I have a dream, that one day I will be able to go shopping and confidently choose beautiful products, made to last, knowing that the workers have been paid a living wage, that there hasn’t been any slave or child labour involved and no one is working in fear or in unsafe conditions like those that caused the factory collapses in Bangladesh or the fire last week. I dream that I will be confident that someone else’s rivers and soil have not been contaminated, their air will still be safe to breathe and the bees will also be flourishing.
We don’t often think about the true cost of the stuff we buy. It’s usually the last thing on our minds when we are trawling through the shops searching for the perfect present for our spouse or hunting last minute for just the right dress for a friend’s wedding.
I have often visited farmers and factory workers in India and Africa and it is humbling to see the conditions they live and work in. Unfortunately, regulation in poorer parts of the world is significantly lacking. Giles Bolton, Tesco’s responsible sourcing director, recently said “All businesses around the world have some form of slave labour in their supply chains but companies can find ways to eradicate this abuse”
I applaud his honesty as it is only when we as consumers recognise the true situation that companies can work openly to eradicate it and explain the trade-offs they face in their quest to bring us ever cheaper products.
Across the world there are estimated to be 168 million child labourers. Many of these are working in our supply chains, whether it’s mining the precious metals in our phones, sewing our clothes or growing the cocoa in our chocolate. There are pockets of hope, particularly in the food sector, with schemes such as Fairtrade and leading companies like IKEA, Kingfisher/B&Q and Marks & Spencer taking action.
Legislation here in the UK does not currently hold companies to account for what happens in their supply chains outside the UK. Put simply there is not a level global playing field and that makes it hard for a business with an ethical conscience to compete.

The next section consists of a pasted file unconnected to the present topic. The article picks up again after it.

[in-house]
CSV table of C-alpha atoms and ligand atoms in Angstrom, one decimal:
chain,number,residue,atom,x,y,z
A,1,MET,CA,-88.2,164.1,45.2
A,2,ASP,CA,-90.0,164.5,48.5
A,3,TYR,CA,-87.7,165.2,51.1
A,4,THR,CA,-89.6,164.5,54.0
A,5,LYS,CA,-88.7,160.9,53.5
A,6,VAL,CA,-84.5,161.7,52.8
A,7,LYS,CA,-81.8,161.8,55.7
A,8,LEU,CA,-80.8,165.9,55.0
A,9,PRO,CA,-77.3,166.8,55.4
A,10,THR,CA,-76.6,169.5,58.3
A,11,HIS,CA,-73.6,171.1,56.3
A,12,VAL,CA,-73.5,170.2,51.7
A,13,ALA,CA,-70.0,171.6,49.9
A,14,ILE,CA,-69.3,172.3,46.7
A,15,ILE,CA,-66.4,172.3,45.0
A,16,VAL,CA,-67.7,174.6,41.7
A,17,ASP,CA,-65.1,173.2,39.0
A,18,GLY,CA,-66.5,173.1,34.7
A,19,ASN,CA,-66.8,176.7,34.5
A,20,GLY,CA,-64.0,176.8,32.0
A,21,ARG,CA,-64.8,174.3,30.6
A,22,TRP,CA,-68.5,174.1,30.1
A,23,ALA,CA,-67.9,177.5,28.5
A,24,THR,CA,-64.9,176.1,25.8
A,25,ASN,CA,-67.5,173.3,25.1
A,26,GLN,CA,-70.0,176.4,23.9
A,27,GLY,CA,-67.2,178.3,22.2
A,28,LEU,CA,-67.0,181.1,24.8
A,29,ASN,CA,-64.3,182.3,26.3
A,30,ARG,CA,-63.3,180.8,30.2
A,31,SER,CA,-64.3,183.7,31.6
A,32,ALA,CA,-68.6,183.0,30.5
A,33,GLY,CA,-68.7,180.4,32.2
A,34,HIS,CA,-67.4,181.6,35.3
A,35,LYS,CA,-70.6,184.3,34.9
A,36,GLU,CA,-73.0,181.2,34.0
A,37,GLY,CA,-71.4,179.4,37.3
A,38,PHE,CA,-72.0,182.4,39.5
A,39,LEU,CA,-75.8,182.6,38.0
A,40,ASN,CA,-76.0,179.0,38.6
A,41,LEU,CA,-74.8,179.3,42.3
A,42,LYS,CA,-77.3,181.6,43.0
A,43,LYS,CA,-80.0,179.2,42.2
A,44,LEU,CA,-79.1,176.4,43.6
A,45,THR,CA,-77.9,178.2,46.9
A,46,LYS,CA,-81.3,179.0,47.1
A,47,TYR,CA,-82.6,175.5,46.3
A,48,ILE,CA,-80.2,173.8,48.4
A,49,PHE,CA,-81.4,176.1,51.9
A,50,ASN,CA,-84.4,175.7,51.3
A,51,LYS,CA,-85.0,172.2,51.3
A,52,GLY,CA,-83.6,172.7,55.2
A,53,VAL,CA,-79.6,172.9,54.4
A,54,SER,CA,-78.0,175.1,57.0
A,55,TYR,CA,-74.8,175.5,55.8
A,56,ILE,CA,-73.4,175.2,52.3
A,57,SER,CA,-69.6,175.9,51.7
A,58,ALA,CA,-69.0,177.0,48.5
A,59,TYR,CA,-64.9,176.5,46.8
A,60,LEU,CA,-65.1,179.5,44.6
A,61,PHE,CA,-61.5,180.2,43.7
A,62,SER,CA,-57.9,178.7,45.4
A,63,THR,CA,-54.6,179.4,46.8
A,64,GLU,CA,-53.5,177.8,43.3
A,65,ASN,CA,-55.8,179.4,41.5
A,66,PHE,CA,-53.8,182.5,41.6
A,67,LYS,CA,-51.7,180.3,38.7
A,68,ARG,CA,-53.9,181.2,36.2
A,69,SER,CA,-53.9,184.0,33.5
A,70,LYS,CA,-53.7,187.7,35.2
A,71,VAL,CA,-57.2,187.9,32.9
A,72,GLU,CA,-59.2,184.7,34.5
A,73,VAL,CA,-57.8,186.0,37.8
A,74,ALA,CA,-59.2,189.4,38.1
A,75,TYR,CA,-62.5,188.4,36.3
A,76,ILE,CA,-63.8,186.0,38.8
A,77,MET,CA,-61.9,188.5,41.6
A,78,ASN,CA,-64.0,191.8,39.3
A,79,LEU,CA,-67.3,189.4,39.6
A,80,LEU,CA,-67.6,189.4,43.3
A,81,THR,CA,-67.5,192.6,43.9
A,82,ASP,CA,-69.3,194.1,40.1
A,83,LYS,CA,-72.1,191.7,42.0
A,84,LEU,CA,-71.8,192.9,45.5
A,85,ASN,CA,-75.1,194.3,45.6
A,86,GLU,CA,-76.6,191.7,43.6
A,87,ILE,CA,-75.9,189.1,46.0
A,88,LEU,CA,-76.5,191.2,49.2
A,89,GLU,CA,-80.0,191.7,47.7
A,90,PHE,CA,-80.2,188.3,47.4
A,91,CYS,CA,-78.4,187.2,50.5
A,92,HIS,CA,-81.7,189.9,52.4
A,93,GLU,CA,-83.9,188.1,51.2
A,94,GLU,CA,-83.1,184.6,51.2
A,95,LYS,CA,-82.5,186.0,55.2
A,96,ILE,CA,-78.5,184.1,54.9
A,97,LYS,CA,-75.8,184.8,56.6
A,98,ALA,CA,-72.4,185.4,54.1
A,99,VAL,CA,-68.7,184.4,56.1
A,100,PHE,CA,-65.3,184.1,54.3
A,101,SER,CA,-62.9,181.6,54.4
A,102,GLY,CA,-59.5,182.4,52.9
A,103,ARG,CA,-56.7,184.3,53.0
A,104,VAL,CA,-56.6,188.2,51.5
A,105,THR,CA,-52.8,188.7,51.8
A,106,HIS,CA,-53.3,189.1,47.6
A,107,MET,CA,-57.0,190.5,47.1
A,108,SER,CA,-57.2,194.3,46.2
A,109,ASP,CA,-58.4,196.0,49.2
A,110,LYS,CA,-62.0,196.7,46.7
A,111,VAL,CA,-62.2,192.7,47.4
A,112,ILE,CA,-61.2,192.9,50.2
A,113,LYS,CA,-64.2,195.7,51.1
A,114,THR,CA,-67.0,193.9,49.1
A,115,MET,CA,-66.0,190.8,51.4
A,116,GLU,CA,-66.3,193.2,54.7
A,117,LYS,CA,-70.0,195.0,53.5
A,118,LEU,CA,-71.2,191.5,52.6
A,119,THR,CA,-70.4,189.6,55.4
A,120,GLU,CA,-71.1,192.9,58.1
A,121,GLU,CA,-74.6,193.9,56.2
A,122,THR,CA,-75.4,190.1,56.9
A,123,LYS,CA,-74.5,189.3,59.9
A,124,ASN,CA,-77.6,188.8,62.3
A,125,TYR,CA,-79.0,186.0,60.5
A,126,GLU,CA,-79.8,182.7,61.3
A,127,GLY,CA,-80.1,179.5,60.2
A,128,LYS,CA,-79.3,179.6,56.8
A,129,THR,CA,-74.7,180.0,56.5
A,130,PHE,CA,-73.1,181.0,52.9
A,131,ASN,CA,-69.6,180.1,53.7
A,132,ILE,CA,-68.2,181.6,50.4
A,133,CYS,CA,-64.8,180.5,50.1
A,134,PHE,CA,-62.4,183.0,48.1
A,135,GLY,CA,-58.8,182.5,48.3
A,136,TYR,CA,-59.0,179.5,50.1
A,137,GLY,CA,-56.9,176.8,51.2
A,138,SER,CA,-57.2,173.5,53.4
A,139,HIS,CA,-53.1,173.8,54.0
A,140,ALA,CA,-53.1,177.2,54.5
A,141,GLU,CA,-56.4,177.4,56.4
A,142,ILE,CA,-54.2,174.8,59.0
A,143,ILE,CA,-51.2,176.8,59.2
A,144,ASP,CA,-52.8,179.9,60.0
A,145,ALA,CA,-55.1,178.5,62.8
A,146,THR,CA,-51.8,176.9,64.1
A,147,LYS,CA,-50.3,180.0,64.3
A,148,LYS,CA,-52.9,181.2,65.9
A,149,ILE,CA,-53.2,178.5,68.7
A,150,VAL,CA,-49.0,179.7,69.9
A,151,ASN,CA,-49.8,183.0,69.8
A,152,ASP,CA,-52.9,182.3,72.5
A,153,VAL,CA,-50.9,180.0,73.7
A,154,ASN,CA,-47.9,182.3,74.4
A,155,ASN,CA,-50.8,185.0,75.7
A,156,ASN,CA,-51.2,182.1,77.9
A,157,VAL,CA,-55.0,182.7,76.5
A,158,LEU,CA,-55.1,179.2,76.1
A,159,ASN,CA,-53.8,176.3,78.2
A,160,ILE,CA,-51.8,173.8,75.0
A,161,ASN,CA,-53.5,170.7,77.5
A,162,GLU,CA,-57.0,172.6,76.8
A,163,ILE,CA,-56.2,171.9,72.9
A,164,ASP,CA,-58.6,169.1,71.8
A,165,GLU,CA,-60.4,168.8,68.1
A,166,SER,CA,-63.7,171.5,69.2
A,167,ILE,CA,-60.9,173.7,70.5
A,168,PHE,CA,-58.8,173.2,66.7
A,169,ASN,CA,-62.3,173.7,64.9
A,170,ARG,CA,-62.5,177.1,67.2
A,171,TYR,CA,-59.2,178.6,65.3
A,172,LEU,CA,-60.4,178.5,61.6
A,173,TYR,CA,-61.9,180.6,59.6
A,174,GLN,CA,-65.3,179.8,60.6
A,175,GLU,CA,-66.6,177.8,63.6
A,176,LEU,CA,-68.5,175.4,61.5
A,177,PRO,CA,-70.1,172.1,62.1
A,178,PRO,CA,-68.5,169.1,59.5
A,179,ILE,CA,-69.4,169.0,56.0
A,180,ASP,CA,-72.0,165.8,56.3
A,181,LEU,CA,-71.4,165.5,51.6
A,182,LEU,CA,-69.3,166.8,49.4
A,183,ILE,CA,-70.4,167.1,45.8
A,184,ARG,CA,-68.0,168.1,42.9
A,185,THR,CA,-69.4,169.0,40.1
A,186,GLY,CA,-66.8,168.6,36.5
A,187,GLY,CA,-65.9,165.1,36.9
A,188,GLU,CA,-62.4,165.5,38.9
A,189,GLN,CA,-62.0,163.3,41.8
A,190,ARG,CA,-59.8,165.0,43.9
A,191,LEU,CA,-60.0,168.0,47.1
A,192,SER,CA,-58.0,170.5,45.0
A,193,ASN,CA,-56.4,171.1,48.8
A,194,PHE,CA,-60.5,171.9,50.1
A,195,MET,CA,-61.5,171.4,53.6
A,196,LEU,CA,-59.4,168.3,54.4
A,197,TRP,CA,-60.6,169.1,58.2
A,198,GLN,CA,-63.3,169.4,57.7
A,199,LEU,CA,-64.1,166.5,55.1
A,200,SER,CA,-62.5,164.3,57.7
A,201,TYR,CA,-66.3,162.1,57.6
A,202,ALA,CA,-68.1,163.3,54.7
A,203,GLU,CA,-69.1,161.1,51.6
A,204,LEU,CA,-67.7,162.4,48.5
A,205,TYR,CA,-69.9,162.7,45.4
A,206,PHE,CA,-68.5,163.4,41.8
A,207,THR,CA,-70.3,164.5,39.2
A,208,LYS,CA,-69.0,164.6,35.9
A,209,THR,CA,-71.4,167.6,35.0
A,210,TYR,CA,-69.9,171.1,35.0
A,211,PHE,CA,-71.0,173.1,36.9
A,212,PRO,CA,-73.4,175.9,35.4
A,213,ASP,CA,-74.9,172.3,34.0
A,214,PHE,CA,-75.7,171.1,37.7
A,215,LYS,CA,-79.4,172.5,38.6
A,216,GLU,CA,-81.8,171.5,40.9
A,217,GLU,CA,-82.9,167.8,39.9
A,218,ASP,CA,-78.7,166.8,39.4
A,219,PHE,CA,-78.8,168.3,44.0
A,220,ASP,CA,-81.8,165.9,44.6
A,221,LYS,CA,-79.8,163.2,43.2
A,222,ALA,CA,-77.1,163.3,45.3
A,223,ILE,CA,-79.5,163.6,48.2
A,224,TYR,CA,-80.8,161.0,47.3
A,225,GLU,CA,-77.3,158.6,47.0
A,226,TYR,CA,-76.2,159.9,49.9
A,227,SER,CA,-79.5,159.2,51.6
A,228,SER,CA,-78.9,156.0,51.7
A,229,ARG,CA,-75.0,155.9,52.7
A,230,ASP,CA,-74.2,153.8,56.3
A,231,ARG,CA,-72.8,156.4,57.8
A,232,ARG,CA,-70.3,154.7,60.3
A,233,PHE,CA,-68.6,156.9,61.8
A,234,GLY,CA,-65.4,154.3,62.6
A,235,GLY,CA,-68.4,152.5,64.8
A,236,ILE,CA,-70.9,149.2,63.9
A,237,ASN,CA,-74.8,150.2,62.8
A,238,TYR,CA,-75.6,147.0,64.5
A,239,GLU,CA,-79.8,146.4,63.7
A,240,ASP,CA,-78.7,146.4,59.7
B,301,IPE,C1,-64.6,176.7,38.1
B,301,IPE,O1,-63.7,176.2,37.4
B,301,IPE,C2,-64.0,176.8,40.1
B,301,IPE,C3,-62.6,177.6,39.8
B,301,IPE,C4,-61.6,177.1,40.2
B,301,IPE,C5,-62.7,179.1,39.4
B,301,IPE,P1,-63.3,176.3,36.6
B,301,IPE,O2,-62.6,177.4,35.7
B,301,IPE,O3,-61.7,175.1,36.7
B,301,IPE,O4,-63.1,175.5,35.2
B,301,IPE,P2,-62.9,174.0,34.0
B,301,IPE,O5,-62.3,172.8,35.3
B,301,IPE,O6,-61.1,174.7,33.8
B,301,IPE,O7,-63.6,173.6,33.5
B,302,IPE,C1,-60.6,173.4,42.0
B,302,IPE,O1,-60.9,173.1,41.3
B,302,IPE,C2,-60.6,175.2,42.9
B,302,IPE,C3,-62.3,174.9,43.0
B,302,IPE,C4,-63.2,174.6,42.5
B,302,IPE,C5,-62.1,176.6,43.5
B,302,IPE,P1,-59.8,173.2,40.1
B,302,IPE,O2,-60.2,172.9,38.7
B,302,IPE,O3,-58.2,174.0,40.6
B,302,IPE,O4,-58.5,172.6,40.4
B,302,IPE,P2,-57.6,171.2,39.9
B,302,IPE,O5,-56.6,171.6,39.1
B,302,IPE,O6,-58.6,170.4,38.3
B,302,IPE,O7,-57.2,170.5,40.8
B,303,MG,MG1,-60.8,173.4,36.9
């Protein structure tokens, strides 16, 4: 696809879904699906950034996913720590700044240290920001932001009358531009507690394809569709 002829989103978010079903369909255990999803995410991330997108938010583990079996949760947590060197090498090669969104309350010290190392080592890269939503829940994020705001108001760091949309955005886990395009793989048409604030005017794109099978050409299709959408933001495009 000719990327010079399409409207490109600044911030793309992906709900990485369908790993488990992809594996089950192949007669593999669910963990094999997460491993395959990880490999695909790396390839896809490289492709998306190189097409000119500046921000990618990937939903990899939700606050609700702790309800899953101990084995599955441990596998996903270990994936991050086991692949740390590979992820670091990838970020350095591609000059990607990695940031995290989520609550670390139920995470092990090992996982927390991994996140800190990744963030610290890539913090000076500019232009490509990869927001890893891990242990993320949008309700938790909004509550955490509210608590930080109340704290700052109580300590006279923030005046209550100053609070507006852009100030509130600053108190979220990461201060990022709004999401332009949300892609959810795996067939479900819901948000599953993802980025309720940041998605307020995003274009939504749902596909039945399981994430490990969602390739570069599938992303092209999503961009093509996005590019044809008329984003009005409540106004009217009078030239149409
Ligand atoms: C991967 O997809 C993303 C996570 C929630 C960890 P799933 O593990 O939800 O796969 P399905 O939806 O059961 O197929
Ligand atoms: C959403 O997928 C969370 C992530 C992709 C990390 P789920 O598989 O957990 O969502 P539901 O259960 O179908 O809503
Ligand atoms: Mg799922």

And this is where campaigning can play a pivotal role. If our politicians and retailers do not know that we care about the people who make our stuff then it will not be a priority to change the law to protect them. So if you have never supported a campaign before can I suggest some simple starting points:
1) Be curious!
Be curious and investigate the issues. Decide which ones are most important to you.
- Join the Fashion Revolution and ask “Who Made my Clothes?” Look out for events during Fashion Revolution Week 18th-24th April 2016
- If you enjoy films and are interested in the fashion industry why not watch the “True Cost Movie” produced by Livia Firth or read this interview with her.
- Sign up to newsletters from the ETI (Ethical Trading Initiative) which works with companies, trade unions and NGOs to promote respect for workers rights around the world
- Labour behind the Label have creative ways to explore the issues. For example students can re-create their own sweatshop for a day with money raised from sales supporting their work.
2) Be active!
The Clean Clothes Campaign is a good place to start with its campaign to support living wages in the garment industry. They also have great resources to help us find out more.
Traidcraft is a fantastic organisation which both works with producers to bring us great fairly traded products and also campaigns strategically on our behalf. For example their Justice Campaign works to hold UK companies to account for failures in their supply chains abroad, which is essential if we want to choose products with confidence.
And for those who would like an environmental campaign to get started with, few things can be more important to our food security than saving our bees! Check out Friends of the Earth “The Bee Cause”
3) Be inspired
For some seriously sustainable luxury fashion check out the participants in Livia Firth’s Green Carpet Challenge – this gorgeous red dress is made from recycled plastic bottles!
or Michael Fassbender’s Red Carpet tuxedo at the Golden Globe awards recently.
There are some amazing people behind brands which have really inspired me – for example Yvon Chouinard who founded the outdoor wear company Patagonia, who strive to produce beautiful sustainable clothing that will last. Patagonia once took out a full page advert in the New York Times that said “Don’t Buy This Jacket” and Yvon told his customers not to buy new jackets but repair their old ones!
Another inspiring company is PeopleTree and you can find out more about the people who make their clothes or grow their cotton and wool on their website
When I read their stories I am inspired to believe that my dream may one day come true. And in my next blog I will be interviewing someone who has been working over a decade to do just that!